A Tennessee bill, awaiting a governor’s signature, could send pregnant women addicted to illegal narcotics or prescription pain pills to jail. This bill has bipartisan support but also has objections from doctors. With the number of drug dependent babies increasing, State Rep. Terri Lynn Weaver notes that she initially wanted to charge women with homicide if their drug-dependent newborn died. Recognizing that this was a drastic approach, she now gives women the option to get treatment. “We can’t make her get help herself,” says Weaver, “but, by golly, we can give her an option and a choice.”
When a drug dependent baby is born, it may suffer from withdrawal symptoms a day after birth, which is called “neonatal abstinence syndrome.” At its worst, the baby will suffer from seizures, but it is unclear if there are long-term effects.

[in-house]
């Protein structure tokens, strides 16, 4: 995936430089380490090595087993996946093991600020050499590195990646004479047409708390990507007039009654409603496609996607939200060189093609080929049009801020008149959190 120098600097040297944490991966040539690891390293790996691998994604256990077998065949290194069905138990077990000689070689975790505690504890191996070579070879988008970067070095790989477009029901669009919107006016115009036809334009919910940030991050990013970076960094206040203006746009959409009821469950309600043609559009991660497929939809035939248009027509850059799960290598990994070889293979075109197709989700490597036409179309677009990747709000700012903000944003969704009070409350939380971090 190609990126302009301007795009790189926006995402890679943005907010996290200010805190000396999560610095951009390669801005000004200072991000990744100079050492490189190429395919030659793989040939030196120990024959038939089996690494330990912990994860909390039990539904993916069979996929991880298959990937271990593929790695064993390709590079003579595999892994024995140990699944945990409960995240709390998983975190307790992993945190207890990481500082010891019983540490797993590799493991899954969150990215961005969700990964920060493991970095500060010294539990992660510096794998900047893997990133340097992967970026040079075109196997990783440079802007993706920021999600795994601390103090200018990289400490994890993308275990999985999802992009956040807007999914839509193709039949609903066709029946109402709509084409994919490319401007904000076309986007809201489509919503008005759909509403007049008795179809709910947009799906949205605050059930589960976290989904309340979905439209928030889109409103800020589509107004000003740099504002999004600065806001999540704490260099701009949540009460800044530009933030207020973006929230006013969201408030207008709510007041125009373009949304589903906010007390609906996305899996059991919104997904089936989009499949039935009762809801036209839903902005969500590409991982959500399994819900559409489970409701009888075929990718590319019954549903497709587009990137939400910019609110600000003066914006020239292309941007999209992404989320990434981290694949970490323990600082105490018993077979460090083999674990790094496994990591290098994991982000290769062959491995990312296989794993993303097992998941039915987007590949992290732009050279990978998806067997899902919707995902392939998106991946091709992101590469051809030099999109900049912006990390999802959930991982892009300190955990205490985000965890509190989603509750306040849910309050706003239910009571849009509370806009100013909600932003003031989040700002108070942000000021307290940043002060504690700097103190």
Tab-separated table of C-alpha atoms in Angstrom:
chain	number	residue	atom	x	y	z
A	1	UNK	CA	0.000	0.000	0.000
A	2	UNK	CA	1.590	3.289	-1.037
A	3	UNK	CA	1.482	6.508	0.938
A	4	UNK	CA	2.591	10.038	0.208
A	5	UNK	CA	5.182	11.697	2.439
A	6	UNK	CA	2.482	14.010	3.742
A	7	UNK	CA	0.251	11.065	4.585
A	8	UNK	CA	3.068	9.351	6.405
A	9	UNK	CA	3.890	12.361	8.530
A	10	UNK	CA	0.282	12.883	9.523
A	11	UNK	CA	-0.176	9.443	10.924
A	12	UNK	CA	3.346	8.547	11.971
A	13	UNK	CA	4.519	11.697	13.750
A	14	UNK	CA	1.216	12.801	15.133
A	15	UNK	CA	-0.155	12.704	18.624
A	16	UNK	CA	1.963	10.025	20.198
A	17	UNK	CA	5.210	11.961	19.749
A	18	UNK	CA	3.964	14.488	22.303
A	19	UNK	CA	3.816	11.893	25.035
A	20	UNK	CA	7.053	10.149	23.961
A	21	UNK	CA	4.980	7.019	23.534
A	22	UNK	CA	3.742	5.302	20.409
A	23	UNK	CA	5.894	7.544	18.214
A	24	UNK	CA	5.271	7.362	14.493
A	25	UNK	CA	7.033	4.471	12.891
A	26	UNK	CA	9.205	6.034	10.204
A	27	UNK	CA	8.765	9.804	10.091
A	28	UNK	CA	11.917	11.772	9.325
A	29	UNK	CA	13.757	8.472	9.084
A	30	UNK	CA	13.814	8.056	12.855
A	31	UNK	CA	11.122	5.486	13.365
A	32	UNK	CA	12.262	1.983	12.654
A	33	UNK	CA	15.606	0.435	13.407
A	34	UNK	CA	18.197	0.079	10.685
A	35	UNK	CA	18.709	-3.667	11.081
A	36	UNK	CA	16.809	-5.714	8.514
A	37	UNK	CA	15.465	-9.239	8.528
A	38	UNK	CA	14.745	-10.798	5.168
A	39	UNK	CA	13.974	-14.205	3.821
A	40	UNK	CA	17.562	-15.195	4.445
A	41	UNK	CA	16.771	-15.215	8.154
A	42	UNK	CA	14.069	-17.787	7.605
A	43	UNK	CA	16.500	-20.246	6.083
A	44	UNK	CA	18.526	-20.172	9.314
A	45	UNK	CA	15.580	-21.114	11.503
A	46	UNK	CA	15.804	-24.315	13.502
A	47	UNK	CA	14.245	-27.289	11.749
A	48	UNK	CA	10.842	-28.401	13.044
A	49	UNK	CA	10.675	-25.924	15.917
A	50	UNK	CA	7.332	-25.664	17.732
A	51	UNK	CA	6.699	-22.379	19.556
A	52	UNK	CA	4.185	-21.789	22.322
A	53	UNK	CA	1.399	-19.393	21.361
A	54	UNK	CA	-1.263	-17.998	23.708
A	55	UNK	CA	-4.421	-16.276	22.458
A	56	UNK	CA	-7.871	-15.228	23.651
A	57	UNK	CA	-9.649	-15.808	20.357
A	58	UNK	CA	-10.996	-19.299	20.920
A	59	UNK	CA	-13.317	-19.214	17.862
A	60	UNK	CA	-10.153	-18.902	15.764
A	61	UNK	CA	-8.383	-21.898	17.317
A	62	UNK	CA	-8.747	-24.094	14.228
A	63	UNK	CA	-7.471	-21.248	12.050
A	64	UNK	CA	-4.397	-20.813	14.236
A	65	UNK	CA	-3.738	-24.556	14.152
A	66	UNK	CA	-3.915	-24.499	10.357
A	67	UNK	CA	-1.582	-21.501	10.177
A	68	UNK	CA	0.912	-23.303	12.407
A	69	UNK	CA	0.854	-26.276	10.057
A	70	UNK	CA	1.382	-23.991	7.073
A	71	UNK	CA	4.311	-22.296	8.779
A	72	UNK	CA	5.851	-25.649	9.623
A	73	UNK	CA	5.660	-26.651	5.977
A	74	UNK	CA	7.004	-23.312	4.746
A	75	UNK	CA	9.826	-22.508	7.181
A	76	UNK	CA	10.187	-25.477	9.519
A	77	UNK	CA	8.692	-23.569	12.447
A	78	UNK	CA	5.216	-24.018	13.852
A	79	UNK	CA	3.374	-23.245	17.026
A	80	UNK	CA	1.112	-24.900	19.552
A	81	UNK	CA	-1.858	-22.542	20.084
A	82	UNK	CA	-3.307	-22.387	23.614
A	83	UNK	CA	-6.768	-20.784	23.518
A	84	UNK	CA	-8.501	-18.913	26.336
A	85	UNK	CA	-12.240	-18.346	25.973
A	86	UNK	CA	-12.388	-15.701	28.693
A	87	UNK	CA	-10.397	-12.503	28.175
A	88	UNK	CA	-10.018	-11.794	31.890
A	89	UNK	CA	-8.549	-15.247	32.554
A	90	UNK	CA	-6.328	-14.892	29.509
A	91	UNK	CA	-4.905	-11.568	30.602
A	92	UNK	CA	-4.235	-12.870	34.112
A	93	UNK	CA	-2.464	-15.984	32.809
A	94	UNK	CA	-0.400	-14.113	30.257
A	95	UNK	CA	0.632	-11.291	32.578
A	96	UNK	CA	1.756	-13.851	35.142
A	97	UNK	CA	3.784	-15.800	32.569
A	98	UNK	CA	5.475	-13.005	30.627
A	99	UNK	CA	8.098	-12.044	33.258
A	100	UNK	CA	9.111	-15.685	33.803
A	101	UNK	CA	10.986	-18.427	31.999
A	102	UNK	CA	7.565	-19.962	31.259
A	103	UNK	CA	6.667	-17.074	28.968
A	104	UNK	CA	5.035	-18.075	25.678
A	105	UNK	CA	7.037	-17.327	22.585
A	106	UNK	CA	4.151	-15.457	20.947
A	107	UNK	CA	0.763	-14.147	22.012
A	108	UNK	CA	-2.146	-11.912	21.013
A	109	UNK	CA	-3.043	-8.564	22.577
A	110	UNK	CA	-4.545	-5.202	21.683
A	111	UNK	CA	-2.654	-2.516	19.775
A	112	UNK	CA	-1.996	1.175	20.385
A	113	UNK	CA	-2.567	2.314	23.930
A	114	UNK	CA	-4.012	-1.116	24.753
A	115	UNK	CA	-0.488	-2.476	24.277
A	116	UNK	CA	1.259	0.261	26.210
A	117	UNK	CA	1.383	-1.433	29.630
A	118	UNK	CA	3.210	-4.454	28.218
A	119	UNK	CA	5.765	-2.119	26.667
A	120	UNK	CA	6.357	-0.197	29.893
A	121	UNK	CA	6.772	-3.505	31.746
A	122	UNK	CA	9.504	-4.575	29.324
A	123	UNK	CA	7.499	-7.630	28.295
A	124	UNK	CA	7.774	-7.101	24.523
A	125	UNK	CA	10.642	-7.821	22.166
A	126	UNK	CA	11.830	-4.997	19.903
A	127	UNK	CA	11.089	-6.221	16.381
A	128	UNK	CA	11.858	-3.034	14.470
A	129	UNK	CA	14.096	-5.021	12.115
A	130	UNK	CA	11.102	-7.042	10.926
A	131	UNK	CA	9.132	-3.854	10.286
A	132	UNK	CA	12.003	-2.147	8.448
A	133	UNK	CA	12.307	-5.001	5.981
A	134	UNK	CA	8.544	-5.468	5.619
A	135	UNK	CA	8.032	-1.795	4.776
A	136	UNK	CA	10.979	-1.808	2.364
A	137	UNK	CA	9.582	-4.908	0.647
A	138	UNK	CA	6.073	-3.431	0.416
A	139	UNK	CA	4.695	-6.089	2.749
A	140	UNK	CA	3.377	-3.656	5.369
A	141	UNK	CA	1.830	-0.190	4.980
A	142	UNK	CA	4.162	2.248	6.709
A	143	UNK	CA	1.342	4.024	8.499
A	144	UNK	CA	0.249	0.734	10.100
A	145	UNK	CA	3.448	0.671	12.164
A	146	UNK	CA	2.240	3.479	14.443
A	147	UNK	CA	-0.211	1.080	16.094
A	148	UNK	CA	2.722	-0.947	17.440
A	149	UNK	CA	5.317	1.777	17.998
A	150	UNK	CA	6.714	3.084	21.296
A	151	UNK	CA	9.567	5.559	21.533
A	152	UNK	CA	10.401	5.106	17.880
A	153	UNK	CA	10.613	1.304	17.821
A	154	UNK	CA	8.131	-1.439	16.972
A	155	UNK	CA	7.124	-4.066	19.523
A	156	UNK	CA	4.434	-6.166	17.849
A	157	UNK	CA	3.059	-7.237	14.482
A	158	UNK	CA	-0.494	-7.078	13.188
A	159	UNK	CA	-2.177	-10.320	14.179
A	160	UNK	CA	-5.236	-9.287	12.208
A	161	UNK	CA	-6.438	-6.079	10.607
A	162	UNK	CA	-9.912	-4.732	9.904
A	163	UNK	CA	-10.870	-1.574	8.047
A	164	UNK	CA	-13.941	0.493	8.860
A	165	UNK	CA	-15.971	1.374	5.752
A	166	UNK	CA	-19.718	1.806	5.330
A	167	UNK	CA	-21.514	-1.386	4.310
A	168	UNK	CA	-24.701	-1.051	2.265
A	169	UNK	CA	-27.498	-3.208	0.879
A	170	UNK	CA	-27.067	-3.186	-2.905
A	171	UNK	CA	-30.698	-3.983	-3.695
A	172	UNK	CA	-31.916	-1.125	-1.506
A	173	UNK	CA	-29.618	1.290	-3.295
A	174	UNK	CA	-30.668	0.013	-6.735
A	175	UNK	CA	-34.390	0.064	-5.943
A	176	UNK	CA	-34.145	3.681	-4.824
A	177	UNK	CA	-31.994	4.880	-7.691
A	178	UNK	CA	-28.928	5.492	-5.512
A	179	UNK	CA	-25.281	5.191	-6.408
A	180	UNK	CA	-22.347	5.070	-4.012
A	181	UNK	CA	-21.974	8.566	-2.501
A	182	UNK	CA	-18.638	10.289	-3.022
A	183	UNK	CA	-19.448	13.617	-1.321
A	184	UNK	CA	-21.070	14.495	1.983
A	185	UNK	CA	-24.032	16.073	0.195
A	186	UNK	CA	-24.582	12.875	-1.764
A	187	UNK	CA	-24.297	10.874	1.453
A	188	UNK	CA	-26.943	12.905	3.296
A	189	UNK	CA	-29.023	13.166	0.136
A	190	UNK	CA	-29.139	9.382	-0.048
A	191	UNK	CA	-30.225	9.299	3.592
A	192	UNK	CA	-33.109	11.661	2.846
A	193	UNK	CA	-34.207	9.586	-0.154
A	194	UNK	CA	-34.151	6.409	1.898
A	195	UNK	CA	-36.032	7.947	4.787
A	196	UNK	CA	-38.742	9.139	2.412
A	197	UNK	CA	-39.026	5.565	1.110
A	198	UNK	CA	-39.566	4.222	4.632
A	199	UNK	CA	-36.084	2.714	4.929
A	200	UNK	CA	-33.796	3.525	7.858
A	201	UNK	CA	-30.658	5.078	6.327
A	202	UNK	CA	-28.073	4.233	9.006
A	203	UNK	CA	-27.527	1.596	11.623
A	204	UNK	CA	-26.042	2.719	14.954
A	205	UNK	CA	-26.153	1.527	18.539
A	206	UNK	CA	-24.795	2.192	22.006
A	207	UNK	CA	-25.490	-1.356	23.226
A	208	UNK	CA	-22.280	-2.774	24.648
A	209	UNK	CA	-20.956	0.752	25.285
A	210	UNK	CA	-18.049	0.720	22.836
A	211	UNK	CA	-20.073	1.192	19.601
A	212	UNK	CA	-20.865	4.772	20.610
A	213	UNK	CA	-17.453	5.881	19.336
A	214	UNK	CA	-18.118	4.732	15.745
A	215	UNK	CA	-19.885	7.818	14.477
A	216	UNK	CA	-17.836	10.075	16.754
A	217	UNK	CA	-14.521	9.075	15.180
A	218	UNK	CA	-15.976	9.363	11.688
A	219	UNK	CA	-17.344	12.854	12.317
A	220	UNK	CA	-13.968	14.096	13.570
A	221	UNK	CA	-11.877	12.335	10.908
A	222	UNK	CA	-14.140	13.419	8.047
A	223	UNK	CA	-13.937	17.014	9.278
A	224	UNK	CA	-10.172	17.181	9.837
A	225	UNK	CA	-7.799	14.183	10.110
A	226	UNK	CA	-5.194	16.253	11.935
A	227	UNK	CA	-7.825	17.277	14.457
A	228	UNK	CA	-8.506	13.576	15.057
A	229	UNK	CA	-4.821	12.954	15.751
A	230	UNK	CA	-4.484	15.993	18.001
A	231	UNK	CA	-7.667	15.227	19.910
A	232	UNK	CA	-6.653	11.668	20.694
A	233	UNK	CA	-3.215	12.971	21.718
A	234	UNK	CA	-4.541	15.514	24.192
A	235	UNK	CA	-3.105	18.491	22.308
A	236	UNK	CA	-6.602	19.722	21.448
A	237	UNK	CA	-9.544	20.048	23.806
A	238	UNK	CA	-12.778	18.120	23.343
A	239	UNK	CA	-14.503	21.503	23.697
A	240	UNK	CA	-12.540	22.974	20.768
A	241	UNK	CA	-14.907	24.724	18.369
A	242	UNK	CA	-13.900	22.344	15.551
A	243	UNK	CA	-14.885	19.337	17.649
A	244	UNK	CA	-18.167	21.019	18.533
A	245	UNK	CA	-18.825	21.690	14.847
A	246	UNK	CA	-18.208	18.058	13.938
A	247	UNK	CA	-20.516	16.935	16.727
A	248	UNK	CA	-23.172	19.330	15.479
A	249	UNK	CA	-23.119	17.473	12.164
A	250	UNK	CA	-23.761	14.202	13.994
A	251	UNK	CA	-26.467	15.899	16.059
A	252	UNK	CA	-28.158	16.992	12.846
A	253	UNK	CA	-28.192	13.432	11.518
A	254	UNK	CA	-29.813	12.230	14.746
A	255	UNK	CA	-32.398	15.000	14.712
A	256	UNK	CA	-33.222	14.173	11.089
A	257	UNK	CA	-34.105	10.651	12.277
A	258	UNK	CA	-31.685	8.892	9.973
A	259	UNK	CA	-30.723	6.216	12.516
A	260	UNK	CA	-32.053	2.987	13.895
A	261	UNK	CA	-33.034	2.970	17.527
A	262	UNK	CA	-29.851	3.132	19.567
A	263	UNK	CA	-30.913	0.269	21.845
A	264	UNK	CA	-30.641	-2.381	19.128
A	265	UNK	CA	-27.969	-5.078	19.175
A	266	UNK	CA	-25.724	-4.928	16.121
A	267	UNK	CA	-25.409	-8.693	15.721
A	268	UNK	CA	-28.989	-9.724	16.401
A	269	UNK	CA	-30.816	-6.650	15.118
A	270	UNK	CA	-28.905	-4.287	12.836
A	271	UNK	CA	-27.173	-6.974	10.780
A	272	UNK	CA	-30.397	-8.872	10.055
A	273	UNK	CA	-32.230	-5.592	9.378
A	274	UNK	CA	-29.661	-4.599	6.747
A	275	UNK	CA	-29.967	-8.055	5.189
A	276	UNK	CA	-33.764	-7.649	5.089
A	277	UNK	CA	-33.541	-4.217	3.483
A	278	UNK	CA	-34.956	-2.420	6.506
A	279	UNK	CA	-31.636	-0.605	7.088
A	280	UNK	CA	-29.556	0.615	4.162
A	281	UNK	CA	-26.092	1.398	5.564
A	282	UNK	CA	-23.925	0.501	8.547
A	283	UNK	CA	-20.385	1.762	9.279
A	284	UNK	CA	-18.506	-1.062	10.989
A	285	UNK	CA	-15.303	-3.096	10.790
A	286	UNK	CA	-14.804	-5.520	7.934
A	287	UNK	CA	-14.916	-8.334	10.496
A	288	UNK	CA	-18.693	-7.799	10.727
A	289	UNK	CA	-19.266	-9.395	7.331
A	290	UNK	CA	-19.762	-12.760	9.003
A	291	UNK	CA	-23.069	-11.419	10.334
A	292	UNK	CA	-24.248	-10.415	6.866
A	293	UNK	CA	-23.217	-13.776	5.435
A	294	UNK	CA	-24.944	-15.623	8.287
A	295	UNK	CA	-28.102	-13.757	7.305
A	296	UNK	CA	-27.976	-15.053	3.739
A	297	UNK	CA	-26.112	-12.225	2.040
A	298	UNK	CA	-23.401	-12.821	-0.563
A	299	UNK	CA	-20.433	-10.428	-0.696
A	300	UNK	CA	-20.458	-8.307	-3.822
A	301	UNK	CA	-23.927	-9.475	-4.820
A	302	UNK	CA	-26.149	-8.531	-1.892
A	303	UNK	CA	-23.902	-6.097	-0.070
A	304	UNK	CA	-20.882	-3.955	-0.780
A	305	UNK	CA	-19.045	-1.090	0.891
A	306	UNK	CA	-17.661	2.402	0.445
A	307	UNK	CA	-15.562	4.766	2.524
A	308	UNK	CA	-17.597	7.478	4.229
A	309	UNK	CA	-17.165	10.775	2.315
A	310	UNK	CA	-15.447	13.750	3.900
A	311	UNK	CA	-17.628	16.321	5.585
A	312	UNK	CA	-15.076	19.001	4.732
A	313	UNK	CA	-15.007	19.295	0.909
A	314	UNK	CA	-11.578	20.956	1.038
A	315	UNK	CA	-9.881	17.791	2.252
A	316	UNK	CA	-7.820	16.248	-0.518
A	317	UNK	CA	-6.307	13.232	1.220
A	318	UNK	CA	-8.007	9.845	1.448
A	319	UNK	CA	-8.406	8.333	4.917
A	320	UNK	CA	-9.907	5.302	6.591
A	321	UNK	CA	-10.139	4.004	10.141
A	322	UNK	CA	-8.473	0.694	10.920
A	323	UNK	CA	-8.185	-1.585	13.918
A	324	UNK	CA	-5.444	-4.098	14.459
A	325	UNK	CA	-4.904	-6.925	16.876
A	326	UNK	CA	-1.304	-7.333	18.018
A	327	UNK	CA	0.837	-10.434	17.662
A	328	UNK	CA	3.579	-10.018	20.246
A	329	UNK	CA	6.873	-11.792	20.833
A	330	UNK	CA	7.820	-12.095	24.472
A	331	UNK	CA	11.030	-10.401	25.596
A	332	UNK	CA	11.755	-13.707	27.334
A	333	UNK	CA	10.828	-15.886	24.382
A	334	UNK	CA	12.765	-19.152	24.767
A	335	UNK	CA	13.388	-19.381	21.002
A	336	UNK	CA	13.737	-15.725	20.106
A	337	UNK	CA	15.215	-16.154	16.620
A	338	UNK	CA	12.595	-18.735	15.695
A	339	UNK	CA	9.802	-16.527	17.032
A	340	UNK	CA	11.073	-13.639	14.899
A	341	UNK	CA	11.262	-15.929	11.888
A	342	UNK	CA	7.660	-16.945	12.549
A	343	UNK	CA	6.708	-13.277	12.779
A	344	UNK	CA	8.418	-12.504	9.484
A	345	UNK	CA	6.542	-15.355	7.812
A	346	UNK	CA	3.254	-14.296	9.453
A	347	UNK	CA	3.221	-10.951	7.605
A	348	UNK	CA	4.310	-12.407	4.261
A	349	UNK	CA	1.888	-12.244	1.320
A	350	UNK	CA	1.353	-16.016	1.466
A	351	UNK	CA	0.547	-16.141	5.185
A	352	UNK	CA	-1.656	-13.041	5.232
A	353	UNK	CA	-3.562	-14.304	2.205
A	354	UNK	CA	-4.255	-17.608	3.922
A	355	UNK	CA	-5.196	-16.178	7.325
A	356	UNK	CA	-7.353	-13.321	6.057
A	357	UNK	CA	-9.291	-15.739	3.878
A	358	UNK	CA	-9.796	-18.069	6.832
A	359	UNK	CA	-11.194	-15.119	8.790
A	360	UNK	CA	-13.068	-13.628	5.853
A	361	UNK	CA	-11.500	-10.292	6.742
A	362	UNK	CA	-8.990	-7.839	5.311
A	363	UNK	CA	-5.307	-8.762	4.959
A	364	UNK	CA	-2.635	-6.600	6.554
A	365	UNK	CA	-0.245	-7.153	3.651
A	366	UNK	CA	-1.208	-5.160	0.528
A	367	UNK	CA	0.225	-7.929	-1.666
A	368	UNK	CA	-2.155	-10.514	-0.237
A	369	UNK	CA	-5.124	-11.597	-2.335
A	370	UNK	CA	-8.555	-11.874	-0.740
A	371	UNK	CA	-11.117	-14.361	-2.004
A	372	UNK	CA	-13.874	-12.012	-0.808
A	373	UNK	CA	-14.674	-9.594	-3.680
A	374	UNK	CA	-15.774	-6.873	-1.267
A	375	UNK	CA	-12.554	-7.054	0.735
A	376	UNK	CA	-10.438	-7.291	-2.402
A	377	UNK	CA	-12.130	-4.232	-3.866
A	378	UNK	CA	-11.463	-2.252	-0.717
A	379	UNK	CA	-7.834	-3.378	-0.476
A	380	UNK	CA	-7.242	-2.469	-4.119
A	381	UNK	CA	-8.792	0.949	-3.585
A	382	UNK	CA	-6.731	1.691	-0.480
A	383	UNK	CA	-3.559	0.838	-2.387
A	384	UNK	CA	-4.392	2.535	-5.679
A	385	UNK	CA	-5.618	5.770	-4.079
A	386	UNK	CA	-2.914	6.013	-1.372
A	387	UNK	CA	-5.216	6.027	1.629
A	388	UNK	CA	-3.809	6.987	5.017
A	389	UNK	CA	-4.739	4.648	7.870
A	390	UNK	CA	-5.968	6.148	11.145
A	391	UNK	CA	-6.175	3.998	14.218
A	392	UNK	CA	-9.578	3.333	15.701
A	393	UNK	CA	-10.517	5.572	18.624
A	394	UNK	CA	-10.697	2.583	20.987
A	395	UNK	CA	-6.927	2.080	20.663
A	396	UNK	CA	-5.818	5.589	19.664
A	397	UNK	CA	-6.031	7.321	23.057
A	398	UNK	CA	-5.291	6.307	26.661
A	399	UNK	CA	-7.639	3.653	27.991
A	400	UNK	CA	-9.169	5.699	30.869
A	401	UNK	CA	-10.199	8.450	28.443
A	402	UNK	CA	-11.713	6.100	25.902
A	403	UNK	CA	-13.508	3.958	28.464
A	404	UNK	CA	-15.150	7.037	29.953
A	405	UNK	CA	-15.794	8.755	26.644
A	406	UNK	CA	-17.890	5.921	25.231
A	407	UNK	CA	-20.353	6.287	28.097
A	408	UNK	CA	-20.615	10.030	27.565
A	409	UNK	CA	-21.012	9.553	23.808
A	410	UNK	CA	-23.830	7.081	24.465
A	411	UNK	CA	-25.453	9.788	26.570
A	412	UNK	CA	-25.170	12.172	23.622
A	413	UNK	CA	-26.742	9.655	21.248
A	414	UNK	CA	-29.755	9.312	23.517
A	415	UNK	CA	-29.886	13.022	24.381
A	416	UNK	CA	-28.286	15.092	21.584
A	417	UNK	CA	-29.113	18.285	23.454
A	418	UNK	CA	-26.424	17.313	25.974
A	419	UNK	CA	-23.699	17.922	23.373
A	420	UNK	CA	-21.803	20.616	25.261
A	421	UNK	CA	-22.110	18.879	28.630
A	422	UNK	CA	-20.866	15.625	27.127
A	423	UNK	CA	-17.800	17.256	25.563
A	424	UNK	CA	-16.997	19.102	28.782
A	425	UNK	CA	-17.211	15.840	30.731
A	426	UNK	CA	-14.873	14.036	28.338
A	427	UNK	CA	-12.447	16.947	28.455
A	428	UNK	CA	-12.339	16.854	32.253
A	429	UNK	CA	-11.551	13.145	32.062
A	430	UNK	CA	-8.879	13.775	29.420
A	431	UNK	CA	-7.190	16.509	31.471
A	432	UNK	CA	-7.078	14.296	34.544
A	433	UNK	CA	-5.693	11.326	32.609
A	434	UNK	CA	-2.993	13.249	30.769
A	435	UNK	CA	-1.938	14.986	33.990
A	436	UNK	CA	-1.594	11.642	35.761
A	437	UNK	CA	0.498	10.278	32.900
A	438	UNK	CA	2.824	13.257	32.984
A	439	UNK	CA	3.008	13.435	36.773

Farah Diaz-Tello of the National Advocates for Pregnant Women, says, “What Tennessee is doing is creating a law that would permit this kind of prosecution — not for murder, but it would allow for reckless endangerment, which is a misdemeanor, all the way up to aggravated assault.” An assault charge could mean up to 15 years behind bars.
However, medical professionals and people in the medical community are seeing it a different way, saying that the punitive approach, even with its treatment option, will drive away women or encourage more abortions. Jessica Young, an obstetrician at Vanderbilt University Medical Center who specializes in drug treatment during pregnancy, says that lawmakers don’t realize that drug addiction is a sickness.
“Being a poorly controlled diabetic is terrible for pregnancy — probably equally as bad as drug addiction — and we don’t legislate those choices,” says Young. “I just think this is an easy group to pick on because addiction has such a stigma.”